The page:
Portland Cement mixed with Ground Granulated Blast Furnace Slag (GGBS) – These mixes tend to gain strength more slowly, sometimes gaining only 60%-70% of their final strength after 7 days. Strength testing should be completed before the concrete is allowed to be loaded.
Portland Cement mixed with Fly Ash – These mixes also tend to gain strength more slowly than mixes using only Portland cement, often gaining only 50%-60% of their final strength after 7 days. The effects are similar to mixes containing GGBS detailed above.
The ambient temperatures, humidity and exposure conditions at the time of placing the concrete can also affect the choice of cement combination.
Portland Cement – These mixes give off a large amount of heat during hydration which makes them more resistant to cold ambient temperatures than other cement combinations. However during warmer weather this can cause the concrete to set quickly, which can make finishing the concrete more difficult and shorten the finishing window significantly.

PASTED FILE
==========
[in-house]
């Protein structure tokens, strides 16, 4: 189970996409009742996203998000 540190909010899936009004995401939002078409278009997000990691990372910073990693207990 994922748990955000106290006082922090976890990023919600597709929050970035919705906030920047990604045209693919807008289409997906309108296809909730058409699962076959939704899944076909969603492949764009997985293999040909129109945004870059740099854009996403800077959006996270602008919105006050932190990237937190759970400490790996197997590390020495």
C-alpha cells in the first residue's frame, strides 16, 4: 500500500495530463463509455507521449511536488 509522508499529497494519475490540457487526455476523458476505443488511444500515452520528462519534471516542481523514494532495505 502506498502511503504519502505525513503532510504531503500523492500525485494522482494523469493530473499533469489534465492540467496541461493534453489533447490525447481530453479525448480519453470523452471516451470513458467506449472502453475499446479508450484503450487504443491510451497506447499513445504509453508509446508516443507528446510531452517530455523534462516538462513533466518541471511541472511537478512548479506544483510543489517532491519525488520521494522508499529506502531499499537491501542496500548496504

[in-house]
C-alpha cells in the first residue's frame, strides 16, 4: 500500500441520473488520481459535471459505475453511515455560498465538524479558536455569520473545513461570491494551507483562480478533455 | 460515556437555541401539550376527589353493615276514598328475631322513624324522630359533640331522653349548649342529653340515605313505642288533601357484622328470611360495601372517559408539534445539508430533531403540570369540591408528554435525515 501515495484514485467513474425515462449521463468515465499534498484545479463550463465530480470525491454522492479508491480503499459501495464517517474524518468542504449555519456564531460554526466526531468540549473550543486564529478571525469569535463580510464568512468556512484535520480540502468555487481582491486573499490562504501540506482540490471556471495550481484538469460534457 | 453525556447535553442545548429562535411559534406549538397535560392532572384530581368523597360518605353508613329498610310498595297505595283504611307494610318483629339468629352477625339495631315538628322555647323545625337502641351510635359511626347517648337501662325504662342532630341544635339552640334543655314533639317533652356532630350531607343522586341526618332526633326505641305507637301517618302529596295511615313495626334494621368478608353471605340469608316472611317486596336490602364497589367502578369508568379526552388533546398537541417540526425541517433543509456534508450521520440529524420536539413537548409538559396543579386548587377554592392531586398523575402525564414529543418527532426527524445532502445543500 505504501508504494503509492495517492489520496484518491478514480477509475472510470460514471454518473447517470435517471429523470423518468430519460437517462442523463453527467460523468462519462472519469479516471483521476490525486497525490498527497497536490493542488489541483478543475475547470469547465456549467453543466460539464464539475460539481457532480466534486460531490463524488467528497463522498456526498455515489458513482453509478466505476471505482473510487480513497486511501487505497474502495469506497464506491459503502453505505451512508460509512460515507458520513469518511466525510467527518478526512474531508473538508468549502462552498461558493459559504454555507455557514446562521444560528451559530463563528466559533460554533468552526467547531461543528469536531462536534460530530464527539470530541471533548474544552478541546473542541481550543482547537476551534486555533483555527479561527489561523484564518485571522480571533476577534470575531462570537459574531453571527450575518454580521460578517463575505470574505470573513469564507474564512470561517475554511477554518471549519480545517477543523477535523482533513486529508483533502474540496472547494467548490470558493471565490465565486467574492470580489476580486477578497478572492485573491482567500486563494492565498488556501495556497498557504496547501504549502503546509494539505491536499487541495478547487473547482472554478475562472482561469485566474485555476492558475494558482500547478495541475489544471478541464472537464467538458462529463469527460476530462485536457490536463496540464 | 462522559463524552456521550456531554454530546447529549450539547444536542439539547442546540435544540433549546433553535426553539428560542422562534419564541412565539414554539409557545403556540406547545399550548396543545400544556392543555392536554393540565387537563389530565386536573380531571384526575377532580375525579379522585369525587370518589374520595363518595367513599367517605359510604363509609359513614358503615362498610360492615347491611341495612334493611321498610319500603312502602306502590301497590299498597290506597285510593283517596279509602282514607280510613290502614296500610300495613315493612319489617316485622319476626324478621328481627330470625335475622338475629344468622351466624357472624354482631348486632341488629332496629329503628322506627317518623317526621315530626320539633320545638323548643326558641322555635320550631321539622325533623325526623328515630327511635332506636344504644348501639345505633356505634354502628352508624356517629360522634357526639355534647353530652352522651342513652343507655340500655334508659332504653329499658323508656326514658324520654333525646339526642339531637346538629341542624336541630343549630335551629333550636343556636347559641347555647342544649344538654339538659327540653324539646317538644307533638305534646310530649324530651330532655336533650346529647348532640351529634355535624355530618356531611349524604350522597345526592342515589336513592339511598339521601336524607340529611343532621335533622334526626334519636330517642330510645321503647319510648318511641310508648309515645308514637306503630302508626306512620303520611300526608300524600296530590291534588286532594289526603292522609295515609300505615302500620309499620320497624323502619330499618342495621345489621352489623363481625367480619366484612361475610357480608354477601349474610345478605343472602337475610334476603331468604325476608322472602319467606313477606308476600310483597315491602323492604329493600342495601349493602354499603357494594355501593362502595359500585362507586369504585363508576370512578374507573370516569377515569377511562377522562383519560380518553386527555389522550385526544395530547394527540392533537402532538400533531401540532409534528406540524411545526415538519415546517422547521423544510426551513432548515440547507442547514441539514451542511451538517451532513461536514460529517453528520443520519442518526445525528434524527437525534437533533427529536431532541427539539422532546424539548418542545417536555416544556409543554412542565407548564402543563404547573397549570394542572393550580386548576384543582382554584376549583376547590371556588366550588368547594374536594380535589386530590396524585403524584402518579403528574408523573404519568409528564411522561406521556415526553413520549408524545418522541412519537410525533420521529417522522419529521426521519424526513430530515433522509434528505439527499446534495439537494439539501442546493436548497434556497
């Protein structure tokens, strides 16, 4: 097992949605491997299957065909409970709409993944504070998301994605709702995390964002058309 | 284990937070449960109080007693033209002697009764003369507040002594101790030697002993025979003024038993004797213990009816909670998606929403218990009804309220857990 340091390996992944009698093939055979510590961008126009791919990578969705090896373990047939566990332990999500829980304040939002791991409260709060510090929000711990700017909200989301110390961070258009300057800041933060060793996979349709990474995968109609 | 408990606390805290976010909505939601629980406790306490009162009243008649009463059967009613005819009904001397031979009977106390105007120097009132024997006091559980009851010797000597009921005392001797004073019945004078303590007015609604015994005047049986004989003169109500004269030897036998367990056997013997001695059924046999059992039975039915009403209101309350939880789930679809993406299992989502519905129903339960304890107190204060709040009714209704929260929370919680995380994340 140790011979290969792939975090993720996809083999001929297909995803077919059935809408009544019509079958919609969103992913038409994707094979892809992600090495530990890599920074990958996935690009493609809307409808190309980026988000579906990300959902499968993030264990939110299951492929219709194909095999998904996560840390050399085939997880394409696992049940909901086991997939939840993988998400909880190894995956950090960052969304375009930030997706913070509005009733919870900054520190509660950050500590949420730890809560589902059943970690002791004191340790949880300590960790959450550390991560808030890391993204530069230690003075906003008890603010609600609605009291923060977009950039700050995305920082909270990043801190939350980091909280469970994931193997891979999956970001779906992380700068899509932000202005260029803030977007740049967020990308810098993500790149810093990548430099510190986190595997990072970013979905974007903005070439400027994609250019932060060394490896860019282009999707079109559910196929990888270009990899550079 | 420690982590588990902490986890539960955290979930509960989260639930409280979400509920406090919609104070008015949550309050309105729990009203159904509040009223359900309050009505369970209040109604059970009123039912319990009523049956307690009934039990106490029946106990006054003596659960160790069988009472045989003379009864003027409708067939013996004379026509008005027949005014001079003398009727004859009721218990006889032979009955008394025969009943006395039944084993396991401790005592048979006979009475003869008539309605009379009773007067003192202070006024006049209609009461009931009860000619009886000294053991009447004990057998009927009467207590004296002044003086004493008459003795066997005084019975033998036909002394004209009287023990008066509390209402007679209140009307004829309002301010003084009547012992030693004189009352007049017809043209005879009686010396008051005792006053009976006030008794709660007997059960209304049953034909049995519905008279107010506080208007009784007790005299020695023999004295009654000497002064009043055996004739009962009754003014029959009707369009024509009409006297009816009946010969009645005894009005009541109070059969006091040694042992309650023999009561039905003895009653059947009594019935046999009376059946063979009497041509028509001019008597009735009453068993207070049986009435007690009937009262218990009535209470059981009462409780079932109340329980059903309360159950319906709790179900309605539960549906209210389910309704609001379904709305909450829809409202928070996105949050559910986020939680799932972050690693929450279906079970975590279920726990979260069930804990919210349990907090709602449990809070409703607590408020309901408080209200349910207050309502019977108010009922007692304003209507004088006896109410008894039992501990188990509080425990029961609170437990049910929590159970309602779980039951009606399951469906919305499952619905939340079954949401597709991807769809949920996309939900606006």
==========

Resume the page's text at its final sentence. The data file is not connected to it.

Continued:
Portland Cement mixed with GGBS – These mixes set more slowly and produce less heat of hydration than mixes using Portland cement only. This can make them susceptible to problems when placed at low ambient temperatures, with extended setting times and variable finishing times and saw cutting windows. They also tend to be less cohesive and bleed more than other mixes which can cause defects and issues with finishing. If problems are anticipated, the effects can be lessened by reducing the amount of GGBS in the mix and increasing the Portland cement content. Conversely, the above effects can be positives when placed at high ambient temperatures where the use of GGBS will extend setting times and finishing and saw cutting windows compared with Portland cement only mixes.